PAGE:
Wiesenfarth, Joseph. “The Plot of Pride and Prejudice.” The Errand of Form: An Assay of Jane Austen’s Art. New York: Fordham University Press, 1967. 60-85. Rpt in Nineteenth-Century Literature Criticism. Ed. Russel Whitaker. Vol. 150. Detroit: Gale, 2005. 60-85. Literature Resources from Gale. Gale. Florence City Schools (AVL). 2. Dec. 2008 .
Joseph Wiesenfarth begins the essay by stating that Pride and Prejudice is “too elegantly dressed in a strait jacket of form.” He also goes on to say that Mr. Darcy is a very inconsistent character and that his letter has caused some difference of opinions between people. He disagrees with Reuben Brower’s view of the novel and if it is seen in Brower’s light, it would be considered nothing less than a classic. He also says that Brower’s analysis of the situation is not exact and provides an example from the book clarifying his reason for disagreeing with Brower.
Wiesenfarth then begins to discuss irony and its effect on the character’s personal development. He says “The norm of personal development through perception, understand, and affection is developed by a symmetry of plot that involves a series of actions which are dramatically ironic. The plot of Pride and Prejudice builds to a statement of problems that arise through verbal ambiguity.” He provides the example of when Darcy first proposed to Elizabeth at Hunsford and explains how that situation led them to understand each other completely.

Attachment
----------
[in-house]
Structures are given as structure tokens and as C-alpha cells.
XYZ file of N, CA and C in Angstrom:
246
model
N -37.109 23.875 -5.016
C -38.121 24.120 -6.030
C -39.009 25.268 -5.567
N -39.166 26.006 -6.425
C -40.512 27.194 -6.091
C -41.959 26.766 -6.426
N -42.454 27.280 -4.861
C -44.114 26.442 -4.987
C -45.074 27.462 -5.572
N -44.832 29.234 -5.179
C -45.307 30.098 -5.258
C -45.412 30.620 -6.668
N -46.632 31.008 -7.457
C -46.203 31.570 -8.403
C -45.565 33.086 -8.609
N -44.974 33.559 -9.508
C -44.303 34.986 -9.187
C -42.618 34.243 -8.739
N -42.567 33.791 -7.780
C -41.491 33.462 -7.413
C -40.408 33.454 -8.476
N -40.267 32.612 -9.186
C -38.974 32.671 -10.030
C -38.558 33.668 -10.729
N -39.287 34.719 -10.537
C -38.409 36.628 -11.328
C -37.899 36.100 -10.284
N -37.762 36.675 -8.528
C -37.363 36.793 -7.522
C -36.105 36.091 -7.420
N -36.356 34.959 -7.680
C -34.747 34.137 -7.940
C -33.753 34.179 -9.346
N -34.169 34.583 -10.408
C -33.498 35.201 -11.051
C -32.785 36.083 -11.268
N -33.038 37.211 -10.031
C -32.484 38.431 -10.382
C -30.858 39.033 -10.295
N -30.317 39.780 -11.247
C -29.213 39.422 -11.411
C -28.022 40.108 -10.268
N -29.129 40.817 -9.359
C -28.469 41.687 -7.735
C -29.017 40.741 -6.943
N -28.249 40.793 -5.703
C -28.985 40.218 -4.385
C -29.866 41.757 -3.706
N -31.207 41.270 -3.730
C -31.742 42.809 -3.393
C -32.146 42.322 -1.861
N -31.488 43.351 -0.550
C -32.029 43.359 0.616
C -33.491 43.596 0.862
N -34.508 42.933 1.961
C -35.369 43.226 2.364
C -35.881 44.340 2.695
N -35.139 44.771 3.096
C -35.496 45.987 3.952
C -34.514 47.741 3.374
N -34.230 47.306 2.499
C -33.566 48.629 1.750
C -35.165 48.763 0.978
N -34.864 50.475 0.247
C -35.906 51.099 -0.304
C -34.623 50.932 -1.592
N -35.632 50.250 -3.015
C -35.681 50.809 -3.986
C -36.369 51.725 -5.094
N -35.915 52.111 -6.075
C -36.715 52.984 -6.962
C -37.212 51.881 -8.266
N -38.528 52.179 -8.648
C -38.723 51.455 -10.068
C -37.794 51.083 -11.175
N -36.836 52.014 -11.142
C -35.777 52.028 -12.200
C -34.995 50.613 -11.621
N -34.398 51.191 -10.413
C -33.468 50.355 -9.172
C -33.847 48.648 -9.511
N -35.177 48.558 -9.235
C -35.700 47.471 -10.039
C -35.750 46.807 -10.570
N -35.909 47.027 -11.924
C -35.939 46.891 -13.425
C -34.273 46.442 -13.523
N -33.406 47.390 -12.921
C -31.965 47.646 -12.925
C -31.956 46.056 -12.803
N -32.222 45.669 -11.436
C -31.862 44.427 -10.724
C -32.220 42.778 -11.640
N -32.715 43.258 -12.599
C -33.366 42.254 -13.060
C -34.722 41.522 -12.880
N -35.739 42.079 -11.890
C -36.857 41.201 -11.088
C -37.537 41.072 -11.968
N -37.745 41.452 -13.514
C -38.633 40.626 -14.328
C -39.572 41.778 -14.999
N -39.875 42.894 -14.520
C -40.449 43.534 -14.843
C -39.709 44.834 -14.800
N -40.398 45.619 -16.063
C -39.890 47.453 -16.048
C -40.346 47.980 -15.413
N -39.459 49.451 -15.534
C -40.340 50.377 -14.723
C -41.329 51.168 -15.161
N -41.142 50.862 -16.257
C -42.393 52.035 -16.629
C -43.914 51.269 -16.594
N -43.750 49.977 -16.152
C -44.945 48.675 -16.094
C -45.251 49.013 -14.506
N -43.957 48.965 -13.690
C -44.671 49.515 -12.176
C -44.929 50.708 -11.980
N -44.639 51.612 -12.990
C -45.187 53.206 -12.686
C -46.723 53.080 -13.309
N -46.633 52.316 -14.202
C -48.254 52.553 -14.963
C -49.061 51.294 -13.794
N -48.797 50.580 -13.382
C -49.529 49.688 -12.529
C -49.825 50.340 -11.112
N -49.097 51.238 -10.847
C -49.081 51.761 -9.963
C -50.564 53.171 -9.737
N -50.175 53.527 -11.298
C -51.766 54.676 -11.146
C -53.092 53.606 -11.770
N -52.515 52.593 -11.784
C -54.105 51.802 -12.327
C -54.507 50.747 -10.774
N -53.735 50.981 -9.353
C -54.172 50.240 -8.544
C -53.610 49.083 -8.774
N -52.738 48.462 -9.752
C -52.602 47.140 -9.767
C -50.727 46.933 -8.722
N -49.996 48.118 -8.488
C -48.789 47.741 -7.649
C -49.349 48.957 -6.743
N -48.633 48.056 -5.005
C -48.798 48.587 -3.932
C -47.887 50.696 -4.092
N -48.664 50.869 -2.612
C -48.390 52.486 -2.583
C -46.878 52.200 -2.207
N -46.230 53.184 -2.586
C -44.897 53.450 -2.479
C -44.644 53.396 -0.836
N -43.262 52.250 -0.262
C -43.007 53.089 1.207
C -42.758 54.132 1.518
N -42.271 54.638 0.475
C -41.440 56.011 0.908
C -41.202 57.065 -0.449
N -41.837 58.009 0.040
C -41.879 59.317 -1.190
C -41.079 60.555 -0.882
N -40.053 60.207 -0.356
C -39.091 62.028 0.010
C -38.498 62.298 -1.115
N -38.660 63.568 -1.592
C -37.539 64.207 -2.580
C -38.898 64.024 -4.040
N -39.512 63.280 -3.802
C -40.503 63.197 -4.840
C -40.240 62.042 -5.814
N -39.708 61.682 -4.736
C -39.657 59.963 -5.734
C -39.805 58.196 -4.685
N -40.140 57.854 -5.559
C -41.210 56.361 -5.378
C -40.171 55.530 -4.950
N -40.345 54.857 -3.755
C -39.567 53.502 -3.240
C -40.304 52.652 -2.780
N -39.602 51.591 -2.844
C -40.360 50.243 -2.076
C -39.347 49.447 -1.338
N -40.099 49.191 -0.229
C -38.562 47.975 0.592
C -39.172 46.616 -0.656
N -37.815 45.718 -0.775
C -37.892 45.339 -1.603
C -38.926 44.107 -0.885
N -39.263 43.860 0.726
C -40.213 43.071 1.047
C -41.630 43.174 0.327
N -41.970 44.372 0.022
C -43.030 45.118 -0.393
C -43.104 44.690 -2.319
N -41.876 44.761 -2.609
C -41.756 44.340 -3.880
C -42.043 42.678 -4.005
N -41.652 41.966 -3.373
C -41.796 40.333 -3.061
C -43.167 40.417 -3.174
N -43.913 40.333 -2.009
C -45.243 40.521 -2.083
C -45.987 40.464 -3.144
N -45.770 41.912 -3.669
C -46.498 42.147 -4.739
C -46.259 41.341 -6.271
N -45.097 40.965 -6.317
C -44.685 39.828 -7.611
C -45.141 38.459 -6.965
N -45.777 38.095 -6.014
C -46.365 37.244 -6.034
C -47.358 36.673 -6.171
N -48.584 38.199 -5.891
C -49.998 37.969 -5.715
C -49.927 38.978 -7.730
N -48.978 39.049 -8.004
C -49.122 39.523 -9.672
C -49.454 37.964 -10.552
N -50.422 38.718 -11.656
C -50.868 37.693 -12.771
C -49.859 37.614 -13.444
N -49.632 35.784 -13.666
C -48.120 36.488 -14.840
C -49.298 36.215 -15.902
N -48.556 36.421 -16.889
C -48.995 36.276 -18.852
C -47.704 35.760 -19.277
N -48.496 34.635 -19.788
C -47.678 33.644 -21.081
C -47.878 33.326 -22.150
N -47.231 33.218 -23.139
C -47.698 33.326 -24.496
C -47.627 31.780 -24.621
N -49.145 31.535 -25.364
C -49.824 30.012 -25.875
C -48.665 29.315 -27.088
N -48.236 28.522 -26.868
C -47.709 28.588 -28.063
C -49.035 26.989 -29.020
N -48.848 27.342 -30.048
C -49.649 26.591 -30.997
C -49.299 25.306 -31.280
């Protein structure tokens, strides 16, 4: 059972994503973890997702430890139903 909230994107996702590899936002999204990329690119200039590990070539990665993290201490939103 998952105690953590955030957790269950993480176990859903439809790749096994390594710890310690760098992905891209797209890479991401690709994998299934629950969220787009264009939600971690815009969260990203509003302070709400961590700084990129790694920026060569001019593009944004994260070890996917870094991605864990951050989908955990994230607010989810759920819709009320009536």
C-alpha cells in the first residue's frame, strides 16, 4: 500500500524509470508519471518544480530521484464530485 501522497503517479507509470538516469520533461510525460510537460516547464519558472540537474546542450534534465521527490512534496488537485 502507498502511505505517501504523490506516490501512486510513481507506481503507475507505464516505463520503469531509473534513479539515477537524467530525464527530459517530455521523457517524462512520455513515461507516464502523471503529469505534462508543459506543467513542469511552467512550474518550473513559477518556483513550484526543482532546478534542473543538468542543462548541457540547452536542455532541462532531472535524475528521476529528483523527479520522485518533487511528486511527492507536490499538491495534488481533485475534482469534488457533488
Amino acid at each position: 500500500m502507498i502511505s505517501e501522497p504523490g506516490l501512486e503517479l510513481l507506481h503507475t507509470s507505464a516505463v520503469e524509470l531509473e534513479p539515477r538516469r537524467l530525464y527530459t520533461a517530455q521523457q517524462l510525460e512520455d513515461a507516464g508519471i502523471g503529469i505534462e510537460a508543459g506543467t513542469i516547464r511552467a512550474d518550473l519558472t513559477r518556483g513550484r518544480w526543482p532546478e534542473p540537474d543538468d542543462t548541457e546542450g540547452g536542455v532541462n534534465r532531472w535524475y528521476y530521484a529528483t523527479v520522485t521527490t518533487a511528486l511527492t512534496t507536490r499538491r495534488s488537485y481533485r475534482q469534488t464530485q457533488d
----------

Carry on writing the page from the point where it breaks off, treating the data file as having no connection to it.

The next section talks about the first thirty-three chapters and how they led up to the moment previously discussed. The author gives a clear explanation of the organization of the chapters, what happens in each section, and how they helped contribute to the moment of conflict. He then asserts that only when the problems have been solved is when the book can end. He says, “It is a great triumph of form that one finds in the second half of Pride and Prejudice, and it is one of the great delights of reading Pride and Prejudice...